The Lord Will Reign as King
Open Your Bible
Isaiah 23:1-18, Isaiah 24:1-23, Romans 1:18-23, Philippians 2:5-11
BY Annie Downs
Text: Isaiah 23:1-18, Isaiah 24:1-23, Romans 1:18-23, Philippians 2:5-11
On a sunny day in January, I stood at the very end of a jetty on Newport Beach. (I don’t live in California, but I’ll take a work trip to the left coast in the middle of winter every year, please and thank you.) I hadn’t originally wanted to walk all the way to the end of the jetty, out where the water gets deep and the waves crash. There were so many jagged-edged rocks, and I know my own proclivity toward injury. I also have a thing with sharks (that thing being a massive fear of sharks), so the whole experience seemed less than enjoyable.
But I wanted to see the view from there. It felt like it might mean something to me. So I cautiously walked out. It was probably only thirty yards long, but it took me a few minutes to maneuver my way down the rocks. The view was beautiful, and I was right: it was worth the trek. I stood there—Ellie Holcomb’s latest album, Red Sea Road, in my ears—watching the ocean, while somehow standing right in the middle of it. I was so glad I’d made the effort.
That is, until the waves started to crash, each one a little wilder than the last. As I watched them roll in and out with increasing force, I became nervous, pushing my hands out in front of me like a crossing guard and saying out loud, “Okay, waves, be cool. Settle down.”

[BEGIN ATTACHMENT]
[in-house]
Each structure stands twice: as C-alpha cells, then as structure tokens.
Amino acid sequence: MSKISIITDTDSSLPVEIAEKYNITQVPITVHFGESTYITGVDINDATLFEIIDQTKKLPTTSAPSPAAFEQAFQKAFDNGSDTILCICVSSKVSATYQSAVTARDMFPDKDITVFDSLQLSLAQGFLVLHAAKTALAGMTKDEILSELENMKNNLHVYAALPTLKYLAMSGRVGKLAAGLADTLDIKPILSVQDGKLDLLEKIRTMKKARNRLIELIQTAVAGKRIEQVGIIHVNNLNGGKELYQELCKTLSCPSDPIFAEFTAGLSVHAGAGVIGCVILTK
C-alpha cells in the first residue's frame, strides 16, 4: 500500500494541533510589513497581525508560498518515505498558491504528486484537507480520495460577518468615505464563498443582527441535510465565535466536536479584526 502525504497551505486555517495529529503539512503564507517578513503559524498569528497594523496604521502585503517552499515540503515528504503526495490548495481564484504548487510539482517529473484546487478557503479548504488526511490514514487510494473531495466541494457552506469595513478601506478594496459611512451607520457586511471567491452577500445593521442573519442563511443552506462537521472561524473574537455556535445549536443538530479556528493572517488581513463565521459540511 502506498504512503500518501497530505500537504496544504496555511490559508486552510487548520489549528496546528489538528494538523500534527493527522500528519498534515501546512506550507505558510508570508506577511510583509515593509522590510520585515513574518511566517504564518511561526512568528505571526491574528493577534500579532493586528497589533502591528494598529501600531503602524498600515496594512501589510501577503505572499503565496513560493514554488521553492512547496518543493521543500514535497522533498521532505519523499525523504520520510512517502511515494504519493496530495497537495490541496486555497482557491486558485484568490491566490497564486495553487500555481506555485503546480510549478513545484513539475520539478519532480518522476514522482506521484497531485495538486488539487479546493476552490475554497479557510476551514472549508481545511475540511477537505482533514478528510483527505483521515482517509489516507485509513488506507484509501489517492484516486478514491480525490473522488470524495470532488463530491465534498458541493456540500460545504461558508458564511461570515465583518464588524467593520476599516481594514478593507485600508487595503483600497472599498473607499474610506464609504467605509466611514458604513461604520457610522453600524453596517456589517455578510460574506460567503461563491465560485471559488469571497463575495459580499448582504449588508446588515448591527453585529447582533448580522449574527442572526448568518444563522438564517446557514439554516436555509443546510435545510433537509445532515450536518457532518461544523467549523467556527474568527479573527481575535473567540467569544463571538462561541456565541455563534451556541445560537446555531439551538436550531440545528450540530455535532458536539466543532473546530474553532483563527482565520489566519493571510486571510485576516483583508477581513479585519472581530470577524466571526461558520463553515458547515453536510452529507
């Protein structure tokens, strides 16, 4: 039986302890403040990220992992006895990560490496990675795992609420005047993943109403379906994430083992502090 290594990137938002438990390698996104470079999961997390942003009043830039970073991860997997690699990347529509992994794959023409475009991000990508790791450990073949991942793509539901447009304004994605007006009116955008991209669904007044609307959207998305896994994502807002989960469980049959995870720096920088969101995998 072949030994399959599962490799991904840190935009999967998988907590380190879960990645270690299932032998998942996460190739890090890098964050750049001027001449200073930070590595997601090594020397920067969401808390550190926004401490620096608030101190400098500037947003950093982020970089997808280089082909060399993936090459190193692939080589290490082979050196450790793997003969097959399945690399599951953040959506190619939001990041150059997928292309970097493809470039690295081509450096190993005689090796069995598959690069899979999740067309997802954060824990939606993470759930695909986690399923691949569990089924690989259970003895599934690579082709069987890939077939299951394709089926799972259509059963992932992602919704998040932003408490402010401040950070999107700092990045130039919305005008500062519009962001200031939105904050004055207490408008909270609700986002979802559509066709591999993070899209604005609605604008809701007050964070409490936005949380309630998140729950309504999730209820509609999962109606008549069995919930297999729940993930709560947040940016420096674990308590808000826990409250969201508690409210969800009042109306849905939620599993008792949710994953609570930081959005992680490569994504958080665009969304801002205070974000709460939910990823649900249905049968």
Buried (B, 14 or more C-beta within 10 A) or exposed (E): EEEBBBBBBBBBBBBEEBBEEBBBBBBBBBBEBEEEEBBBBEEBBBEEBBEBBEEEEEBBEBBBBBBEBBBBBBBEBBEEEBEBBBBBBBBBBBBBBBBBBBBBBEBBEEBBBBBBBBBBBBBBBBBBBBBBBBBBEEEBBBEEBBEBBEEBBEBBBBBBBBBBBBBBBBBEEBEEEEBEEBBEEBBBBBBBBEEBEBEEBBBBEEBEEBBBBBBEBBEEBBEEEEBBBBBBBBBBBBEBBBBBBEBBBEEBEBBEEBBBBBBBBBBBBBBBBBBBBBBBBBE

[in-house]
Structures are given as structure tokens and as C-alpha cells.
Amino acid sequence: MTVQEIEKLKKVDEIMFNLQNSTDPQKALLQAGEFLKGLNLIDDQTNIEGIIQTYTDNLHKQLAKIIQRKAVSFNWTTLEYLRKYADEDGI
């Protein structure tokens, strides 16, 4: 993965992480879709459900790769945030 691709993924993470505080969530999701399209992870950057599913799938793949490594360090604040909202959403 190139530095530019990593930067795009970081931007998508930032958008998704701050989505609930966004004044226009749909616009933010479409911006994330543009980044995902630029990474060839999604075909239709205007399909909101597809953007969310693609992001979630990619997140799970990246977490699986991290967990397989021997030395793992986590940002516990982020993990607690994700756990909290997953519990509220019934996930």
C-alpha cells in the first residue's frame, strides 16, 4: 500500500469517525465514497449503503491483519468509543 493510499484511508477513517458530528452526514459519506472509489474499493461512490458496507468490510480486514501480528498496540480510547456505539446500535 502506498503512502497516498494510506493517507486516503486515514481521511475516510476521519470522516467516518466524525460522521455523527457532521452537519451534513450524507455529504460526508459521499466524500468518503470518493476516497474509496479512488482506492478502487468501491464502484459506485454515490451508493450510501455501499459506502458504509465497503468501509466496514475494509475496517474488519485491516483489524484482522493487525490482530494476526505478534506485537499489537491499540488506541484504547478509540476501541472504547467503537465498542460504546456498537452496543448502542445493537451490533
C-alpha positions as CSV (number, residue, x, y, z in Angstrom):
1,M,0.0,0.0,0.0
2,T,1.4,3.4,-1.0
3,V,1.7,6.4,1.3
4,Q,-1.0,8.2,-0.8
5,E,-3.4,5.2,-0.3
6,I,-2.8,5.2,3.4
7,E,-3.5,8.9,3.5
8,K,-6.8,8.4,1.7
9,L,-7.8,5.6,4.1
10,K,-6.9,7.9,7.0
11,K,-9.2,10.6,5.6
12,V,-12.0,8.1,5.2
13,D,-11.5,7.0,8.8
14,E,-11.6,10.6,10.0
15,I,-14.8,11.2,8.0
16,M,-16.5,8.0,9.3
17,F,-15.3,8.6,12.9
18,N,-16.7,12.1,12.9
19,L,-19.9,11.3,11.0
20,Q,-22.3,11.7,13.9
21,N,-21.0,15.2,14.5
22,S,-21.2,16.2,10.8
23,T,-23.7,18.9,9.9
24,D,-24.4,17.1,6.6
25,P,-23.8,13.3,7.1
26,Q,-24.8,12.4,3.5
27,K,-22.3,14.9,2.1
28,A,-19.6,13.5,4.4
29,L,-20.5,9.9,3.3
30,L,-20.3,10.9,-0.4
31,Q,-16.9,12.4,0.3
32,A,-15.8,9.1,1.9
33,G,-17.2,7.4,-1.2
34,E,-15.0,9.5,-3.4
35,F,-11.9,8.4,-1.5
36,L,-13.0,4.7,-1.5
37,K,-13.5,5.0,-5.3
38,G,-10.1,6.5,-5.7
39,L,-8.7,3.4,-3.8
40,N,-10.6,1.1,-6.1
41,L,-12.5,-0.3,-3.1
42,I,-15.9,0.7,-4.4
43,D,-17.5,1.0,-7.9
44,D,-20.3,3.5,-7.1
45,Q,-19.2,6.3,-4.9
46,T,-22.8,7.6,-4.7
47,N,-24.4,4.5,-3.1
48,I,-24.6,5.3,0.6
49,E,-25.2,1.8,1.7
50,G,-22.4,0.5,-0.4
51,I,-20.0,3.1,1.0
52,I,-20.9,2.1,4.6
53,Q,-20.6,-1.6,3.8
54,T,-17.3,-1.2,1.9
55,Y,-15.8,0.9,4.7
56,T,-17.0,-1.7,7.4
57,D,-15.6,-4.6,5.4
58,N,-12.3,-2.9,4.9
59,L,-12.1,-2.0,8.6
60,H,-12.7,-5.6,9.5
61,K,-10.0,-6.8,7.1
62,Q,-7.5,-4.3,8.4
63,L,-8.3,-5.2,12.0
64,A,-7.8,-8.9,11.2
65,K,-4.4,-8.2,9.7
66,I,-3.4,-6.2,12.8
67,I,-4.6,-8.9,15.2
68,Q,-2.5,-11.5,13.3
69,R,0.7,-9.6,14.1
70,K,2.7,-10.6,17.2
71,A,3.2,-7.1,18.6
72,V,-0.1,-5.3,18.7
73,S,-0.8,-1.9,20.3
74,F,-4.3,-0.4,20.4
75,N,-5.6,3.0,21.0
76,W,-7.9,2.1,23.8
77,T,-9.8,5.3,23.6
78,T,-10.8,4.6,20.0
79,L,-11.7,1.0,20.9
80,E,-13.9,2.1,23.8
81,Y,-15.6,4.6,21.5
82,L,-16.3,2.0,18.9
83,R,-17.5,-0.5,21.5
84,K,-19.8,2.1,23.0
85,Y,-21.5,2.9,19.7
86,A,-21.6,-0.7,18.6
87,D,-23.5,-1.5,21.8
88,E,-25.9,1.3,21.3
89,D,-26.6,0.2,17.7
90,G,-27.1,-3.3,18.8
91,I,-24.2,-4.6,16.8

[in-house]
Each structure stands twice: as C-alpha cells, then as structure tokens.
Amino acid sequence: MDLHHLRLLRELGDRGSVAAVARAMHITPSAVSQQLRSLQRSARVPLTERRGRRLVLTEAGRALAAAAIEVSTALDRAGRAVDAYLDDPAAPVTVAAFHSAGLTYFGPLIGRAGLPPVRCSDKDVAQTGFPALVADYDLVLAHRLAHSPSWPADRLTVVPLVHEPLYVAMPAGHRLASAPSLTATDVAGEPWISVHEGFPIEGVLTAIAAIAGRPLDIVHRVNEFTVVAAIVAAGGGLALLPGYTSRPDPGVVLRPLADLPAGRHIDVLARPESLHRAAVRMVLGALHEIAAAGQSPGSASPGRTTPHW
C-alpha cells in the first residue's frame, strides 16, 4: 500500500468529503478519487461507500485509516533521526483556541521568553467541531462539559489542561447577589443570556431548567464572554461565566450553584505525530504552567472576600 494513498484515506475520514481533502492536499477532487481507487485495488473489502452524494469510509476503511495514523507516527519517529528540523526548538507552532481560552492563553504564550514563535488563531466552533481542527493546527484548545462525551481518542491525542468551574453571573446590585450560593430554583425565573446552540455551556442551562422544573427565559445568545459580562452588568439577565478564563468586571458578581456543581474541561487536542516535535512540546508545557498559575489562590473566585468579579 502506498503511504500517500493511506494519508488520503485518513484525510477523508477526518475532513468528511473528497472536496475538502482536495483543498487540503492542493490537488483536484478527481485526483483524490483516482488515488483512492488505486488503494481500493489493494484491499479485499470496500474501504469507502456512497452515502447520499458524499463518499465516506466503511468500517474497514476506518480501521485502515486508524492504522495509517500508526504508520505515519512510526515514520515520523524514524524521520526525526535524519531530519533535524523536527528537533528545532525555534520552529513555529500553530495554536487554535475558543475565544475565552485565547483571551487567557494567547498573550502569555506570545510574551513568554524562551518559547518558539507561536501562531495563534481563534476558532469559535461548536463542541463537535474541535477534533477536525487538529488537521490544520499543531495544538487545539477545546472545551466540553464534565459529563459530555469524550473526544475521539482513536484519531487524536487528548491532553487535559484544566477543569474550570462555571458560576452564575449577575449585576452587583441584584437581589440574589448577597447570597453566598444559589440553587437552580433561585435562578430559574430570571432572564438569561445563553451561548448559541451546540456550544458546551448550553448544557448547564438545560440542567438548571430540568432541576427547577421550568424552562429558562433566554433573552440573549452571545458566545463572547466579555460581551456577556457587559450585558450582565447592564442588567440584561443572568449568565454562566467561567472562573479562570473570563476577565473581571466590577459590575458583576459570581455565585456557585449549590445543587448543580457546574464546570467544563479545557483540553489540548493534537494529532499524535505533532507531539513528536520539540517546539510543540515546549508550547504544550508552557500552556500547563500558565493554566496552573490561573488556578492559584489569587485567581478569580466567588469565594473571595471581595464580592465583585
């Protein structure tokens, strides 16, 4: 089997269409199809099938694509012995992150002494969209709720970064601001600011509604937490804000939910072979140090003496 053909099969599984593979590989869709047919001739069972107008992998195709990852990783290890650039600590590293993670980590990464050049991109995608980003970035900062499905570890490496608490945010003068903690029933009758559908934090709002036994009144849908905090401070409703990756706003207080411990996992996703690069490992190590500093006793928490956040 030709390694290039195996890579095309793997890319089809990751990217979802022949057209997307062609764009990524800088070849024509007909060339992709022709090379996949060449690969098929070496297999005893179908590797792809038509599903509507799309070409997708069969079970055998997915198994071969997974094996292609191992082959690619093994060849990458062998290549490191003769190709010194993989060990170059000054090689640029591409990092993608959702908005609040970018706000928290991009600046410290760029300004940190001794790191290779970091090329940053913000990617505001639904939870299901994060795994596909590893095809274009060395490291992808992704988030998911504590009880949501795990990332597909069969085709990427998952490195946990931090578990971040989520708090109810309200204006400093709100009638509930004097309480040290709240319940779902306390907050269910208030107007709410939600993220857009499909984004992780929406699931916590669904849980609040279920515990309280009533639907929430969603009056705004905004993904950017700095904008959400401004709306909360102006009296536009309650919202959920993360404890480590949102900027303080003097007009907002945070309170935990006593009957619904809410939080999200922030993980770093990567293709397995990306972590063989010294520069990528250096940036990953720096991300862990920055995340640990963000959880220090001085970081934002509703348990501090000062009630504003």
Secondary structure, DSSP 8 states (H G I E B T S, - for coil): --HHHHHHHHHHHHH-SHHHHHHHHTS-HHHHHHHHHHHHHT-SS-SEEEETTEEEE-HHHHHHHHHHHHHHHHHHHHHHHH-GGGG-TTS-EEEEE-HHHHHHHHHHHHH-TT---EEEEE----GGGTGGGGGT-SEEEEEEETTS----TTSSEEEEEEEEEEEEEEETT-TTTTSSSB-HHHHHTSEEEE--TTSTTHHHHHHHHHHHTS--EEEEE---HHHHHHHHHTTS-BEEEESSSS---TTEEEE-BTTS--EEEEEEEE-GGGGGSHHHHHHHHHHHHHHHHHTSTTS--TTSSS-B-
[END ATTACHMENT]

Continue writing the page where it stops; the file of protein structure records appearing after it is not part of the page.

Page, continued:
And then I heard a tiny giggle behind me.
Unbeknownst to me, a family had walked out to the end of the jetty as well. The son, no older than seven, was standing right behind me. “You can’t boss the ocean like that,” he said to me, laughing. And I laughed, too, though admittedly a little embarrassed.
But he was right: I can’t control the waves. I know I can’t. (But it felt good to try.) And yet, when life presents those walk-to-the-edge-of-the-jetty opportunities, I’m game. I get “brave,” then act as if I can control what happens next. As soon as something gets uncomfortable—like those waves crashing a little too high for my liking—I want to take control.
It seems like this is all God wants to talk with me about these days: control, and my lack of it. And my continual persistence in trying to prove to Him that I’ve got everything under control, thankyouverymuch.
But I don’t. So I constantly find myself returning to Him, confessing those moments when I grasp for the reins, then gently allowing His Word, His voice, to remind me that me being out of control isn’t all that bad. Because in reality, He’s been in control all along.
Admitting my lack of control is just an admission of what’s true: God controls all the things. Nothing is out of His grasp or view. Not oceans or governments, the weather or my heart. I’m never really flailing or falling—I’m held, kept. No matter how chaotic life feels, the waves will not overtake me. The One whose hand stretched out over the ocean waters—the One who created them—can surely calm them (Isaiah 23:11; 48:13). Nothing moves without His knowledge.
I can’t stand before the sea and tell the waves which way to roll. But He can. The same power that raised Christ from the dead is at work in my life (Romans 8:11). I can’t heal my own heart, save the lost, right the wrongs, or calm the storm—in me, in my home, or in the world. But He can. And He does. Because He holds all things together.